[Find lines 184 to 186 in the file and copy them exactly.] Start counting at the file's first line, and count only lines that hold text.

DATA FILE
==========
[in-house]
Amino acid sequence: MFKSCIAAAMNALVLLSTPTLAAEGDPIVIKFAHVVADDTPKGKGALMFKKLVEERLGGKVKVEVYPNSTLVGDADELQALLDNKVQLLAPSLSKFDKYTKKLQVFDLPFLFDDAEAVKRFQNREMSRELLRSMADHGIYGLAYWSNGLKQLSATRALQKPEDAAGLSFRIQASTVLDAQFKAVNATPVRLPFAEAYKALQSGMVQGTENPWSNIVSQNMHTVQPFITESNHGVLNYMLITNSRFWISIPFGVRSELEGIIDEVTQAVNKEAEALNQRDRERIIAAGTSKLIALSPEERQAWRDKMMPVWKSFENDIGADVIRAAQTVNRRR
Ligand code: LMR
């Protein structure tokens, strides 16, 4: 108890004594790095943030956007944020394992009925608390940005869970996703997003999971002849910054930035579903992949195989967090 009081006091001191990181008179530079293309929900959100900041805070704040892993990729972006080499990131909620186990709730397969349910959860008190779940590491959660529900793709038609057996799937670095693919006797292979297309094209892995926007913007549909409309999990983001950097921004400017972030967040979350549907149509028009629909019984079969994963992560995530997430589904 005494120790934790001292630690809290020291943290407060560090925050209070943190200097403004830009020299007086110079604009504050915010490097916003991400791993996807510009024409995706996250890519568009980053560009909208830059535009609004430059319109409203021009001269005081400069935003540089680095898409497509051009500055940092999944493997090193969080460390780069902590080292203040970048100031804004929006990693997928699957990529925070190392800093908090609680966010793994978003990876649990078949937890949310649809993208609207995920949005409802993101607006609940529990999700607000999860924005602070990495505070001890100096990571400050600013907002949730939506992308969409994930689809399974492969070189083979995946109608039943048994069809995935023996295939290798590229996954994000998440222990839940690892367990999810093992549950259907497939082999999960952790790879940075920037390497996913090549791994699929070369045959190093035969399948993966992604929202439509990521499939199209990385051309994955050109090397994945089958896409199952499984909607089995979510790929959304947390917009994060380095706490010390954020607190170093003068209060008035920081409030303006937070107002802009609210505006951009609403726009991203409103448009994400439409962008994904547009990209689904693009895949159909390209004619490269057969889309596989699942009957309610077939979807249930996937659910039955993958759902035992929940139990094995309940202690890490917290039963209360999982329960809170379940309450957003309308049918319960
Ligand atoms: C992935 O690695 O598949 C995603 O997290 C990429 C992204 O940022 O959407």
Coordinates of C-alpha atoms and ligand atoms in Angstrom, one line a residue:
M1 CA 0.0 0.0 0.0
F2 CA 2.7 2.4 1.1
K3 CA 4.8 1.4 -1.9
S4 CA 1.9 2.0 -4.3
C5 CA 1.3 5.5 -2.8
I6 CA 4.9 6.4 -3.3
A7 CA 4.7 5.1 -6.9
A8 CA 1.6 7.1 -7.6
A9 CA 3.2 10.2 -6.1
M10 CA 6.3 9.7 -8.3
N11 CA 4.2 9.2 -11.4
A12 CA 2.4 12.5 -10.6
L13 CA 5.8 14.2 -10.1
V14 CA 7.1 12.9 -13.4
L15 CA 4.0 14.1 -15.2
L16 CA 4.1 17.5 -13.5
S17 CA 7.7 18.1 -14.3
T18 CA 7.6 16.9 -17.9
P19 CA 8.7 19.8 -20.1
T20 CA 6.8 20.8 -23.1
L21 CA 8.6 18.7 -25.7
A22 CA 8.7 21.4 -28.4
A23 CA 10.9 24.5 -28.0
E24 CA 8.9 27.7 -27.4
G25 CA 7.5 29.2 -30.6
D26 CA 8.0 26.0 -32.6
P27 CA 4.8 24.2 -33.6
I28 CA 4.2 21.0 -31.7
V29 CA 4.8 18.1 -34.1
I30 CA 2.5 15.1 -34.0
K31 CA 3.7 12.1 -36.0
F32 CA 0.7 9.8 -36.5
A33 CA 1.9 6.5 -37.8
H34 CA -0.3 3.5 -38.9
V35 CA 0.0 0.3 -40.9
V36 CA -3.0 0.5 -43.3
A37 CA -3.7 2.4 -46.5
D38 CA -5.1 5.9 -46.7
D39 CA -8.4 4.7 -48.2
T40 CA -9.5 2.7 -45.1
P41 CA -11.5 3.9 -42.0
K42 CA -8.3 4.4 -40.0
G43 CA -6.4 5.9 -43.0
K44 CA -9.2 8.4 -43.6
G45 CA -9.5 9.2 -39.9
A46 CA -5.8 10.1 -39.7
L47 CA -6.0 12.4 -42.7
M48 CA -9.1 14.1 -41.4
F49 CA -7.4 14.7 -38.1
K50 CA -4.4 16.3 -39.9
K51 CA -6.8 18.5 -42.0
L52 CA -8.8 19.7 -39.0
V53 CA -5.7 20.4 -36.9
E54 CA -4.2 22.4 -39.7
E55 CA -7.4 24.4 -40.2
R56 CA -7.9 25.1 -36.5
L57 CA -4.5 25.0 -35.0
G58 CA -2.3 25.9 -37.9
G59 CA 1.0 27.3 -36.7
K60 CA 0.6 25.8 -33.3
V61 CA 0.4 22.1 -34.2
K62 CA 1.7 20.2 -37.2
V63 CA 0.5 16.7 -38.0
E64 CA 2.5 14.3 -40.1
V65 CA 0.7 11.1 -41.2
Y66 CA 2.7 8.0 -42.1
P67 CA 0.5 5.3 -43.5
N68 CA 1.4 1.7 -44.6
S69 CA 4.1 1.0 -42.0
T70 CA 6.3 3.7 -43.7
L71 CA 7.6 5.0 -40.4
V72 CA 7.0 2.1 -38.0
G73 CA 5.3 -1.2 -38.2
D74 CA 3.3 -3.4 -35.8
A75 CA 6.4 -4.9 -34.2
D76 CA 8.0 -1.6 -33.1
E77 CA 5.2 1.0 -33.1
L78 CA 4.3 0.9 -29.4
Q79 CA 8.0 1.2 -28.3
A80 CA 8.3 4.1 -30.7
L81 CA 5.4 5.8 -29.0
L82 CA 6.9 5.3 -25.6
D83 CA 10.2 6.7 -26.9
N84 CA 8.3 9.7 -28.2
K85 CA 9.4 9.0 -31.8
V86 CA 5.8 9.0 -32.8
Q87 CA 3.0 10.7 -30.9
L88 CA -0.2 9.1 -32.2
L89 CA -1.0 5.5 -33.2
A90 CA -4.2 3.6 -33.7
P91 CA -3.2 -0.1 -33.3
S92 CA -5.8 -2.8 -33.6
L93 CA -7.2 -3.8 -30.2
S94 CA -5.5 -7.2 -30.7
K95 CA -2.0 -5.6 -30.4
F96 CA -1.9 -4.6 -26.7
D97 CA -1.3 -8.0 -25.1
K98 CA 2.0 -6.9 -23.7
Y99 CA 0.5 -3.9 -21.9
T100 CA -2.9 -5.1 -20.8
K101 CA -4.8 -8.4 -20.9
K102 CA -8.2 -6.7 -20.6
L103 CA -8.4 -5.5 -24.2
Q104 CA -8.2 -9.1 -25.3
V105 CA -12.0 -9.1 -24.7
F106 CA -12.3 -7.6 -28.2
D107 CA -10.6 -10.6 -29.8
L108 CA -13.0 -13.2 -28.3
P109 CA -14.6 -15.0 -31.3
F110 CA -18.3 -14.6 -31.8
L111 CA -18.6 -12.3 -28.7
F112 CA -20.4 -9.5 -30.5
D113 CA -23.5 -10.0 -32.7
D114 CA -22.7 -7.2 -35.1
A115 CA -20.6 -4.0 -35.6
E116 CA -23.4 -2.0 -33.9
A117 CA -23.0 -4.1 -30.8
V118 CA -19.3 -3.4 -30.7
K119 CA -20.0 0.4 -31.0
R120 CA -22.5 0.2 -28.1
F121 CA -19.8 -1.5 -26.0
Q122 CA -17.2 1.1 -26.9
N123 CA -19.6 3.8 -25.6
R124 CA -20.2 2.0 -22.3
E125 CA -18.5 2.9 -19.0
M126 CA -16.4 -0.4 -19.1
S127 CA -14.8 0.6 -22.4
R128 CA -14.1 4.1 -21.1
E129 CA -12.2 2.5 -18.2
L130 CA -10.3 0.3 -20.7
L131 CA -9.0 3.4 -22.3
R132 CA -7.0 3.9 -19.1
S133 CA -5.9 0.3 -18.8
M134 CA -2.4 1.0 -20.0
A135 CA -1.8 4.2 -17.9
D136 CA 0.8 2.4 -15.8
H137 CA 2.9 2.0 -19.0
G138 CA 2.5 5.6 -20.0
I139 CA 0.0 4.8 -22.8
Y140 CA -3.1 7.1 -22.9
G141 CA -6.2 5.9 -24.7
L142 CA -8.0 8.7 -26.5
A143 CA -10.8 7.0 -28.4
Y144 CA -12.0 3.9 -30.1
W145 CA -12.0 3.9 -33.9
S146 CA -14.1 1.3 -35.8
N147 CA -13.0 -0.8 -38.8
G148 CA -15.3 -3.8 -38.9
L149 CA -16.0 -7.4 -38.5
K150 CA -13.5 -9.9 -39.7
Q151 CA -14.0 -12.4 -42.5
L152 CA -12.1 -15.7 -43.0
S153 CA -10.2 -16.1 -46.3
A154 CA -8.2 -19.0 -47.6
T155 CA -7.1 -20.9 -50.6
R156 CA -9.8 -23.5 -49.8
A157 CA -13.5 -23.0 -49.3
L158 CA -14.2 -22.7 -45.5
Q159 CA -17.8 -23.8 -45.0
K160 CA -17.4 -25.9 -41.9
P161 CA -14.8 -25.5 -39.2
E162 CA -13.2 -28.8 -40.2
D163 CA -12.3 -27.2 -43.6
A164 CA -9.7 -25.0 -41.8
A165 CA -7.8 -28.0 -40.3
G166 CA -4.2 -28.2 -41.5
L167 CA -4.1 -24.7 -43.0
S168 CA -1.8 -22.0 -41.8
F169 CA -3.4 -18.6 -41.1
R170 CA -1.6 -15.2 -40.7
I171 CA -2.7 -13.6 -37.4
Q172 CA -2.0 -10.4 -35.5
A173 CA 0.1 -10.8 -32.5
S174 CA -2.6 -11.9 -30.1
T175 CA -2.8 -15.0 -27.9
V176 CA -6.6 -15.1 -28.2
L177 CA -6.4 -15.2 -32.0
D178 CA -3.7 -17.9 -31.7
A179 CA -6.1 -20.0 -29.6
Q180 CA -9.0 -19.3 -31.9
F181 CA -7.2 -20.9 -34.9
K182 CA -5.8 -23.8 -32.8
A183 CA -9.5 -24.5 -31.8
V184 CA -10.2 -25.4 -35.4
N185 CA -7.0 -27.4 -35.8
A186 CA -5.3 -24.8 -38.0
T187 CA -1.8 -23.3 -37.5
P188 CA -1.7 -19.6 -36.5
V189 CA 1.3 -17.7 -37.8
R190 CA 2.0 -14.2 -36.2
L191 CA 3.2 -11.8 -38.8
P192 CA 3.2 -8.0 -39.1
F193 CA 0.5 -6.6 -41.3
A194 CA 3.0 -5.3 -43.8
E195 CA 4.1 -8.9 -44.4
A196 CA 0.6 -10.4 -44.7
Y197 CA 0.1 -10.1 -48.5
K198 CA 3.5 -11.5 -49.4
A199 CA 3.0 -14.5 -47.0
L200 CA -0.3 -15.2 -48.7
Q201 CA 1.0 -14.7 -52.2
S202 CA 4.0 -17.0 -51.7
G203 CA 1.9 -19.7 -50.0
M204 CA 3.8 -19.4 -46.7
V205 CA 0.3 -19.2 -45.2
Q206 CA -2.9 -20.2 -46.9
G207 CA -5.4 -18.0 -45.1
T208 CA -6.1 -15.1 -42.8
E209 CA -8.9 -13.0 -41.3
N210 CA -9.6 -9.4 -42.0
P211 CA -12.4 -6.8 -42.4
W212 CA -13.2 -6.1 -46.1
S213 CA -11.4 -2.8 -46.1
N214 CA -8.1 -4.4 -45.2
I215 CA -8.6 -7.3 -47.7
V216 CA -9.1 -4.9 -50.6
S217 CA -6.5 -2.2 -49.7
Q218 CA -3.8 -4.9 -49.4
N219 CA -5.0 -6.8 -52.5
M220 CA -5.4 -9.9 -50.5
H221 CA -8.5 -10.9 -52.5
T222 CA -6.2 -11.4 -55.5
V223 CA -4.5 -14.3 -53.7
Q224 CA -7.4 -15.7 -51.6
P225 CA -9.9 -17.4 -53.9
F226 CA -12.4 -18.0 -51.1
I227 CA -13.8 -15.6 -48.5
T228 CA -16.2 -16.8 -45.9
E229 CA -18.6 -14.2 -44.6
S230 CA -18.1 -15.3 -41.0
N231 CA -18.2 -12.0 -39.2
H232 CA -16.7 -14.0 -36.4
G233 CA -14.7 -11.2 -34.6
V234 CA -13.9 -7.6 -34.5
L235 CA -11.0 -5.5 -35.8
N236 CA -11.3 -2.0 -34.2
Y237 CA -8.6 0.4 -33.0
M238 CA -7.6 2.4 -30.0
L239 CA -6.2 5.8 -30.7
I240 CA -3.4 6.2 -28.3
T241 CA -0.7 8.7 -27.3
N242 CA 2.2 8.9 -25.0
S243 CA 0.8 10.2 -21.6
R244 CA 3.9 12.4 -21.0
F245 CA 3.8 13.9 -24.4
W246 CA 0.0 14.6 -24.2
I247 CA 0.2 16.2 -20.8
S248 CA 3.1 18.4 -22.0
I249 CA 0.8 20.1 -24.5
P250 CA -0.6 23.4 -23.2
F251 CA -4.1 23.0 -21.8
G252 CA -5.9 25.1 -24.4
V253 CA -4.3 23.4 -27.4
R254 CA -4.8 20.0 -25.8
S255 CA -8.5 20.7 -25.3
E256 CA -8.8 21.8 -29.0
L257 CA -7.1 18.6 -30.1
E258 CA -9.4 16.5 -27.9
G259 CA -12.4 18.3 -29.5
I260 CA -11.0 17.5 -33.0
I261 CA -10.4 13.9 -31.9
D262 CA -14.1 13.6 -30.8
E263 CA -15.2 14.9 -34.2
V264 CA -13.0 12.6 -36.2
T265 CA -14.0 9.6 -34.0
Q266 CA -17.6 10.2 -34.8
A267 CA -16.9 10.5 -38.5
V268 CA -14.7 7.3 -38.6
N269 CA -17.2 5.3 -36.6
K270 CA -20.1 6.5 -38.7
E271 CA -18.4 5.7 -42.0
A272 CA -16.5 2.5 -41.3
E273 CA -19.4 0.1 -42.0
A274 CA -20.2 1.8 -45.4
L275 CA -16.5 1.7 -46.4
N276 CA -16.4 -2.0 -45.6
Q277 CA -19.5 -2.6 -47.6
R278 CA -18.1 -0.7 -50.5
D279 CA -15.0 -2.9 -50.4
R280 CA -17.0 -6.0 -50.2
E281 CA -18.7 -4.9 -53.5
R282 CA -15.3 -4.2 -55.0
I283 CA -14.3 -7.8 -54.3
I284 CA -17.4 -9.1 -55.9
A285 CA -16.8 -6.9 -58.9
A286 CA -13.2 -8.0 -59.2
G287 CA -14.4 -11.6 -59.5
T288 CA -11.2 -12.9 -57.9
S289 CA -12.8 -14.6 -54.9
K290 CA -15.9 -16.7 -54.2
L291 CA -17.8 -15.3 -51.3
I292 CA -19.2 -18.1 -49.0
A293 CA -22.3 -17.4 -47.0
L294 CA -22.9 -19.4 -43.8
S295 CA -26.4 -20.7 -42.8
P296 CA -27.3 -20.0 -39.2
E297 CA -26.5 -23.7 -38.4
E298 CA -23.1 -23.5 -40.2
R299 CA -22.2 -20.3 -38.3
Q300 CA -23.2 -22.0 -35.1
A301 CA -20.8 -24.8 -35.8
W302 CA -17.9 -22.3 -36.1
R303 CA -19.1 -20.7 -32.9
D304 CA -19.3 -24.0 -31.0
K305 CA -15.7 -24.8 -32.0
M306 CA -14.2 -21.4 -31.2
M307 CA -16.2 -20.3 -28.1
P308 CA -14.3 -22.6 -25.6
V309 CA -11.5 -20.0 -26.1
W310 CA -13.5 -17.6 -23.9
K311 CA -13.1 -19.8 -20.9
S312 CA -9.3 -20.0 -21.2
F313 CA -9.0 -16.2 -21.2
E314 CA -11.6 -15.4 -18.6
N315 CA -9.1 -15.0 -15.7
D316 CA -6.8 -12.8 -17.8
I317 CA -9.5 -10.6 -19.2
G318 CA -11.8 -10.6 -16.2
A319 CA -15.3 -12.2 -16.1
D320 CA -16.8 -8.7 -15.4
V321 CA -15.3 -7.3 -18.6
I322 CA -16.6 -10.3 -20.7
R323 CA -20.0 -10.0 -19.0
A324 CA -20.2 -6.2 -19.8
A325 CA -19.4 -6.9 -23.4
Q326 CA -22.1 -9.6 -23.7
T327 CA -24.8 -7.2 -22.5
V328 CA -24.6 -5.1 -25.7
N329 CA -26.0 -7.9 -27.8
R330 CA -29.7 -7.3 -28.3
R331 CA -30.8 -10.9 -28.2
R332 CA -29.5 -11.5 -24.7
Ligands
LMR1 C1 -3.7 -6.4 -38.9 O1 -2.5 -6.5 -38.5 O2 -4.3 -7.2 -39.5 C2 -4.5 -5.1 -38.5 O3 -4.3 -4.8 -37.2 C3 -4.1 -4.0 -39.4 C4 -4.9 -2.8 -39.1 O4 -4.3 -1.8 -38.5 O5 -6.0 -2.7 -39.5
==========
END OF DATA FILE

D178 CA -3.7 -17.9 -31.7
A179 CA -6.1 -20.0 -29.6
Q180 CA -9.0 -19.3 -31.9